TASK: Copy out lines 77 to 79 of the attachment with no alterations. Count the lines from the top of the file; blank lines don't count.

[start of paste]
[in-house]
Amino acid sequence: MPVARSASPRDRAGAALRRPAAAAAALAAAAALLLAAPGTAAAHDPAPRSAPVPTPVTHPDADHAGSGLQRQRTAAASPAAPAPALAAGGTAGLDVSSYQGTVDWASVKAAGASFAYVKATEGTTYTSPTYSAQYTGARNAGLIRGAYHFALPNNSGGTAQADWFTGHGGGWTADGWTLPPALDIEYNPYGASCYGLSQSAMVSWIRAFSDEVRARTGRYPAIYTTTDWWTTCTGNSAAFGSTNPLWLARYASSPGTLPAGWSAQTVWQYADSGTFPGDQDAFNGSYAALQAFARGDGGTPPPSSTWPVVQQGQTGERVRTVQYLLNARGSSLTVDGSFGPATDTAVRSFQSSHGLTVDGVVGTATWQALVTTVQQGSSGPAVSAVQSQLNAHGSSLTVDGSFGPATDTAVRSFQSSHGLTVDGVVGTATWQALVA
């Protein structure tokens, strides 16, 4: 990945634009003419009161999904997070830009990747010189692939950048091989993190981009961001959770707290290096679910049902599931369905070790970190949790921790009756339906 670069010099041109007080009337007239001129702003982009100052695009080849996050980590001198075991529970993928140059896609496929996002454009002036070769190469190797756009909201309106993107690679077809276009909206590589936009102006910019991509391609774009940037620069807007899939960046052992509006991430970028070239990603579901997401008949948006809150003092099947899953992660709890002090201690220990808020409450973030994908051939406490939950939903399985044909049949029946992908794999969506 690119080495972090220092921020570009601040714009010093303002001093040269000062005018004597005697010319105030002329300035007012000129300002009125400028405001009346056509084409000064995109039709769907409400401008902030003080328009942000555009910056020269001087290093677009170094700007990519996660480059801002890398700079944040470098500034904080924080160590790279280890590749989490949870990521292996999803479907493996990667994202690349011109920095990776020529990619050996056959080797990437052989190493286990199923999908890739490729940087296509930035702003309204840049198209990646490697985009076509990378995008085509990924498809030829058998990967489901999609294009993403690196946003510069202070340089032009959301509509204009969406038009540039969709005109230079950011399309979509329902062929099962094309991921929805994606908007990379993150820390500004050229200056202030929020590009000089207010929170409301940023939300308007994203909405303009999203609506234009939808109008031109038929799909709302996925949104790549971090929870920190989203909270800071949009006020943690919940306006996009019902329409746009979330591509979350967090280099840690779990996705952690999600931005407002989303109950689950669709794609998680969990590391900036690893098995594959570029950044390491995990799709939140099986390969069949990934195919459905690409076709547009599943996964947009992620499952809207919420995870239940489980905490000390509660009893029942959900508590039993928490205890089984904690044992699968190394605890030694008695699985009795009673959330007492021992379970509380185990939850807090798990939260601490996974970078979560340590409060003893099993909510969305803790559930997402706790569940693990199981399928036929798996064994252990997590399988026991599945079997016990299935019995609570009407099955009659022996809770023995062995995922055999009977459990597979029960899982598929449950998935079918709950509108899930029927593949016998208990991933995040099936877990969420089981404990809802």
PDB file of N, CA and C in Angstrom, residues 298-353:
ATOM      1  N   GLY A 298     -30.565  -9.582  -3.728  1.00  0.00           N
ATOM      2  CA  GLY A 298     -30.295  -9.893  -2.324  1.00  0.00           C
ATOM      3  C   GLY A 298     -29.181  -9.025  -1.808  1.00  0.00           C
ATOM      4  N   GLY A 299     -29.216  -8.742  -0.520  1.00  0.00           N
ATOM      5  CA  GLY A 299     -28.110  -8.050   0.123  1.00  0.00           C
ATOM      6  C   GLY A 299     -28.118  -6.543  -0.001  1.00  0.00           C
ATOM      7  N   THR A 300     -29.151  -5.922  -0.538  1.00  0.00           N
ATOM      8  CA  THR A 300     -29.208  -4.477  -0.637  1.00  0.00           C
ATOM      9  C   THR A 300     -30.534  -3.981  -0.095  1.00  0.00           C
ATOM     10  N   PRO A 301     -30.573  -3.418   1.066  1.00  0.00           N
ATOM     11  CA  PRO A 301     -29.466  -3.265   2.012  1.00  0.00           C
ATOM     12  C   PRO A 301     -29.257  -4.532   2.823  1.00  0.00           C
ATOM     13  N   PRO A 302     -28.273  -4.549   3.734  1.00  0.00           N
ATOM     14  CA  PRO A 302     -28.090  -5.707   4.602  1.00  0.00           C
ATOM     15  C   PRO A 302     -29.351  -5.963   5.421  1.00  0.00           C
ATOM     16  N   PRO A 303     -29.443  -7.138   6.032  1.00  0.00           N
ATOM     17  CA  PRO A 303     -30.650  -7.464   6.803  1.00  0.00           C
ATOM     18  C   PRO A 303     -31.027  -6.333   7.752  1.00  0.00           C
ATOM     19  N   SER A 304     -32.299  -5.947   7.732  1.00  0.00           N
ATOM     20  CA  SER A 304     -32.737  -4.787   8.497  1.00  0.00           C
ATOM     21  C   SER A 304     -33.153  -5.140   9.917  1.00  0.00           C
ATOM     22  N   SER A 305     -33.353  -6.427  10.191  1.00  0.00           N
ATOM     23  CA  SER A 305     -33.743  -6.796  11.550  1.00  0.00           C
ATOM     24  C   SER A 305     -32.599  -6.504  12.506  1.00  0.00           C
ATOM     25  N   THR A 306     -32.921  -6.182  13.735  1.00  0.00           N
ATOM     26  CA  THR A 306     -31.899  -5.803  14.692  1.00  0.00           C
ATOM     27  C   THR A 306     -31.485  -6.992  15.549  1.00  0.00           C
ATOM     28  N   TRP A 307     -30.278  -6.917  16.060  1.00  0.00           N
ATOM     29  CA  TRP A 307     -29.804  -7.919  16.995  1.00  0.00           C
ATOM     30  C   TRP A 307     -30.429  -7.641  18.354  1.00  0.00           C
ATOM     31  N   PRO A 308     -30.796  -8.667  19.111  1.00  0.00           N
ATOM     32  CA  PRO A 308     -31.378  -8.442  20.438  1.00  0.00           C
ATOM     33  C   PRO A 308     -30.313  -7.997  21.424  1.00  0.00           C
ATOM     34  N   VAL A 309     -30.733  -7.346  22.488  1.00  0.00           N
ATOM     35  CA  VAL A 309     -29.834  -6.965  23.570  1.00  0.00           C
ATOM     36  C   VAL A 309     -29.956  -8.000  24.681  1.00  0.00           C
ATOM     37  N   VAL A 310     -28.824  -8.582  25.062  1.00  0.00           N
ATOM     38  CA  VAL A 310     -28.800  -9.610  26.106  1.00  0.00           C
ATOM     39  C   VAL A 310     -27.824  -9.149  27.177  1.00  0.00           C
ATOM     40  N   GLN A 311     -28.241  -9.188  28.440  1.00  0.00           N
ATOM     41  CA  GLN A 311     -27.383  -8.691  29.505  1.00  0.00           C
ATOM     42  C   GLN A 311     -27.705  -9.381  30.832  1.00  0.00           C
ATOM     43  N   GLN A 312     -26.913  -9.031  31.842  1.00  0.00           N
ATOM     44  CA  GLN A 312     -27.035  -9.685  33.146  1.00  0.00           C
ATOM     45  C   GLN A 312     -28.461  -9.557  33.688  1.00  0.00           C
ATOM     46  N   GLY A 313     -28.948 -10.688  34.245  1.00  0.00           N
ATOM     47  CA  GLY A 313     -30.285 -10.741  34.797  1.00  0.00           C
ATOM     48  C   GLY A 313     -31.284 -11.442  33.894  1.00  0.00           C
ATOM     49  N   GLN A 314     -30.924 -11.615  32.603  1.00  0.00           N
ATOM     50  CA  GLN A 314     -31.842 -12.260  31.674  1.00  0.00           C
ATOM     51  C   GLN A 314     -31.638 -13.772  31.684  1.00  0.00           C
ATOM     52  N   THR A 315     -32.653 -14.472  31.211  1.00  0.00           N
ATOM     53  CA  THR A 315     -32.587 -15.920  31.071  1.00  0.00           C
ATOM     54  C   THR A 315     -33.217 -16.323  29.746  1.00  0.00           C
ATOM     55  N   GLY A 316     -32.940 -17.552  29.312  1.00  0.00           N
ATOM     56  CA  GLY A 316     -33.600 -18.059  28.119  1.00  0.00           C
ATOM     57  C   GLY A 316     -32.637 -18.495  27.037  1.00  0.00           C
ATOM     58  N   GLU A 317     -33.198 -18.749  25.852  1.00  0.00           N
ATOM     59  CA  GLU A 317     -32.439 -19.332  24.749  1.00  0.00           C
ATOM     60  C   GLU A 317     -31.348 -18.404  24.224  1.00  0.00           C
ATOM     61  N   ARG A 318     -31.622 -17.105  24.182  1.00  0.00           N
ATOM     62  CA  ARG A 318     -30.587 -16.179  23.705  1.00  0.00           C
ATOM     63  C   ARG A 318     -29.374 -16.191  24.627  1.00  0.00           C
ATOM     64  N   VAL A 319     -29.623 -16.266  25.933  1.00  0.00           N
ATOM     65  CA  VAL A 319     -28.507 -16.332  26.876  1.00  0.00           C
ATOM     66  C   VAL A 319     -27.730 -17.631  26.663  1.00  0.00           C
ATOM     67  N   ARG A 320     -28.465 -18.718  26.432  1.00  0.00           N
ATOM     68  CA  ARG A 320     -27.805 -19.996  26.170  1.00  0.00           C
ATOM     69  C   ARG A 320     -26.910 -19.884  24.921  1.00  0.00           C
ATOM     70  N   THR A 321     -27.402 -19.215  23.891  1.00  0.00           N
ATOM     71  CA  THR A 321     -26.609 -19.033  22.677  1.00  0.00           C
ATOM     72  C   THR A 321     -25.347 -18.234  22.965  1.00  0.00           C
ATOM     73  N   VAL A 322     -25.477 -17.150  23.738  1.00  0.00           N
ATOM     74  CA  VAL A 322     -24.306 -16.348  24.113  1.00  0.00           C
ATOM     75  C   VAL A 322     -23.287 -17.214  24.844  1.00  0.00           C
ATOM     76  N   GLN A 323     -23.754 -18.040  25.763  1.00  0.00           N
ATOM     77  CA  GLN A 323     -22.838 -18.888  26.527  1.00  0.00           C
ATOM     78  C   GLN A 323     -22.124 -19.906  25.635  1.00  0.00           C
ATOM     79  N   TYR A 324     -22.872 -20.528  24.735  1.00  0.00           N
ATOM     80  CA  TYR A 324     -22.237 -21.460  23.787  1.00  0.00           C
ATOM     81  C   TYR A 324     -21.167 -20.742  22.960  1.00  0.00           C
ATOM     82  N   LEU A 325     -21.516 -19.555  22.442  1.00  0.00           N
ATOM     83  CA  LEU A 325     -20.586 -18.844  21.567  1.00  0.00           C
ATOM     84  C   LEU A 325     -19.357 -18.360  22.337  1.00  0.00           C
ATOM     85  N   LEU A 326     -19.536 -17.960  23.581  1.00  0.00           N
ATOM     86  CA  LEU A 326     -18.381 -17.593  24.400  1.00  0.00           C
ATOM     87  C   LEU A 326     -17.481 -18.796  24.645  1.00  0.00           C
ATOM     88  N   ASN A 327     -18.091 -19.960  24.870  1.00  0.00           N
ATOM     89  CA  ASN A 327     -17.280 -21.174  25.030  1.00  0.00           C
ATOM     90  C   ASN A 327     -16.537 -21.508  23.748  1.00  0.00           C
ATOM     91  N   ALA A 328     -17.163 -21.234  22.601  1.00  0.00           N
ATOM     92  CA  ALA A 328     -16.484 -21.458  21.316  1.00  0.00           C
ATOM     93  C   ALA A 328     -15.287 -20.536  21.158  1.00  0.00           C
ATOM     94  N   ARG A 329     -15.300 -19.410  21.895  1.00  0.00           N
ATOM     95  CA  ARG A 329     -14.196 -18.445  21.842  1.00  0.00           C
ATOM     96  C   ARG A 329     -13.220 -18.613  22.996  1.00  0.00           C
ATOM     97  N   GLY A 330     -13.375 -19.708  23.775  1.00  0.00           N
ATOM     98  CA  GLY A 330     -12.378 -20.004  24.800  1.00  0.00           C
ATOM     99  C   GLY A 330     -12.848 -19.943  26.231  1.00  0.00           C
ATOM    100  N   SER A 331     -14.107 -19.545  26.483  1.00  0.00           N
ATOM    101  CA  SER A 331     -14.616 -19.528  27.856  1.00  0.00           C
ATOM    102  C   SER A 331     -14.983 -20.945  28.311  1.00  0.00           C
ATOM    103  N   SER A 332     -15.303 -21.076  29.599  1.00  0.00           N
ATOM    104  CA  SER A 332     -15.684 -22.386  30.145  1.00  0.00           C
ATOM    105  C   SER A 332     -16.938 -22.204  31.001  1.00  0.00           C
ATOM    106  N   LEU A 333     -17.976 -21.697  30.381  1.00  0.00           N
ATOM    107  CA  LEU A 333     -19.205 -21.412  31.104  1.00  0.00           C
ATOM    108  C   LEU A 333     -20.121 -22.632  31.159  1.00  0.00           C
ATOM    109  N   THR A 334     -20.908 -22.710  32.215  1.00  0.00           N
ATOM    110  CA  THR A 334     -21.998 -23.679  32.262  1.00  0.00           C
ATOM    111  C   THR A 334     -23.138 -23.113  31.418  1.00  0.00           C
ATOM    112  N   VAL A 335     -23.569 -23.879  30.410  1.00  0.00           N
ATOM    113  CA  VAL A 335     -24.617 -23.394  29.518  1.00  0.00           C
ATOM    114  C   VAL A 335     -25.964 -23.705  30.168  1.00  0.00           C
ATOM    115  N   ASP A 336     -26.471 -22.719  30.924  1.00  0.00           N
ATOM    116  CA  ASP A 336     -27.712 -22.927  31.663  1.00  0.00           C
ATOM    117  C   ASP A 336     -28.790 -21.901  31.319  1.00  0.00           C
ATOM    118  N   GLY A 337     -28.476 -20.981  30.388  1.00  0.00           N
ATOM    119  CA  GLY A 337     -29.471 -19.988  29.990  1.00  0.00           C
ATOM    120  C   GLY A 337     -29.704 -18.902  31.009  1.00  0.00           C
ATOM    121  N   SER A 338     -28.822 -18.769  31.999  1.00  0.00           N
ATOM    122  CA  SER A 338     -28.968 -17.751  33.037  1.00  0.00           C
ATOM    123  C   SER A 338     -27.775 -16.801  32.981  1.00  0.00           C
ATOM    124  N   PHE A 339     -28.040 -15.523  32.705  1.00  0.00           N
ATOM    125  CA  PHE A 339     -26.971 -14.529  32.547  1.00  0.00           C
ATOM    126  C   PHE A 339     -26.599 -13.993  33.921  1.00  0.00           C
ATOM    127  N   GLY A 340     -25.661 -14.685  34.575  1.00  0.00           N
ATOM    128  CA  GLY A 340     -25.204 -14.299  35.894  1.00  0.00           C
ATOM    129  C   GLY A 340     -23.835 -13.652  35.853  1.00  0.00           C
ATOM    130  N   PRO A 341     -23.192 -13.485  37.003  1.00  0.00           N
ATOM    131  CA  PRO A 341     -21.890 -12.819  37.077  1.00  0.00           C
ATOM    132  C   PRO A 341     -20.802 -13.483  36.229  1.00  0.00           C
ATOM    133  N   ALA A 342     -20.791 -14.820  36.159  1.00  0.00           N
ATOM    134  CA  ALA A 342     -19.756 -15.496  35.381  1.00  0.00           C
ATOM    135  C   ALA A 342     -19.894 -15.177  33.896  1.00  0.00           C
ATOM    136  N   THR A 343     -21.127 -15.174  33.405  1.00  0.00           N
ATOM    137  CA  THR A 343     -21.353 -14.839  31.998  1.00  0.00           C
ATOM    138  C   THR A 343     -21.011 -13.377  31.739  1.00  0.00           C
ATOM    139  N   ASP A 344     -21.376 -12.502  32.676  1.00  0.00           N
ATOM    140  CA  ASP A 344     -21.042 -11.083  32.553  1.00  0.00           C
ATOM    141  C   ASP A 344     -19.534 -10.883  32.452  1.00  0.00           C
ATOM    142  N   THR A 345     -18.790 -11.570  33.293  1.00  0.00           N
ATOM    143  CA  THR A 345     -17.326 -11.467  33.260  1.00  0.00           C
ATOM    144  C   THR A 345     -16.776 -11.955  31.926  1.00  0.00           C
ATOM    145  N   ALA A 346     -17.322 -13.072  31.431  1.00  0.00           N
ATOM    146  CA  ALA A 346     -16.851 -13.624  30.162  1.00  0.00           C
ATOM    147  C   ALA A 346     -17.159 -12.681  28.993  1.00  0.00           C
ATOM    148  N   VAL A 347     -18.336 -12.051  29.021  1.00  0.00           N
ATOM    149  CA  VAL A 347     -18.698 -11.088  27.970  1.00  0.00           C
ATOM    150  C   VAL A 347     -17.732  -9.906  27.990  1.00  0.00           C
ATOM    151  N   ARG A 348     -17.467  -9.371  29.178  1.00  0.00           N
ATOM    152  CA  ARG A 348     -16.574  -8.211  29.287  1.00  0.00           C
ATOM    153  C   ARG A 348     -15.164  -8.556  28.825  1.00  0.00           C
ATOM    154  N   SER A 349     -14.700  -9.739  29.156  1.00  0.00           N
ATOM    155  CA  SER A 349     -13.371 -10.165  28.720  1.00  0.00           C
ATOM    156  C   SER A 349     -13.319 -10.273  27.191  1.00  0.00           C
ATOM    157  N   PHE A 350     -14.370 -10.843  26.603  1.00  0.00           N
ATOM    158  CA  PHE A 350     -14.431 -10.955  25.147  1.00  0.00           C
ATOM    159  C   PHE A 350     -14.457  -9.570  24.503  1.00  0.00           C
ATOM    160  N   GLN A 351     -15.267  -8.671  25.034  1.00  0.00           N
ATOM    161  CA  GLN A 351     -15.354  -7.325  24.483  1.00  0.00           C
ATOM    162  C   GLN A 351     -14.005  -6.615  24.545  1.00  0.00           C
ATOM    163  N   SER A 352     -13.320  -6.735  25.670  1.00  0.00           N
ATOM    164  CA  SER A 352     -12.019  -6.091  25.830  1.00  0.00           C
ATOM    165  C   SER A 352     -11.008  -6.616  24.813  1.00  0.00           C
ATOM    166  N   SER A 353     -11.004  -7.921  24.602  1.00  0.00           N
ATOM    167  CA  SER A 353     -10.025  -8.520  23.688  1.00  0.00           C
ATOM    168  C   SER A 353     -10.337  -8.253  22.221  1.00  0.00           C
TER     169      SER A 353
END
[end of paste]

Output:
ATOM     73  N   VAL A 322     -25.477 -17.150  23.738  1.00  0.00           N
ATOM     74  CA  VAL A 322     -24.306 -16.348  24.113  1.00  0.00           C
ATOM     75  C   VAL A 322     -23.287 -17.214  24.844  1.00  0.00           C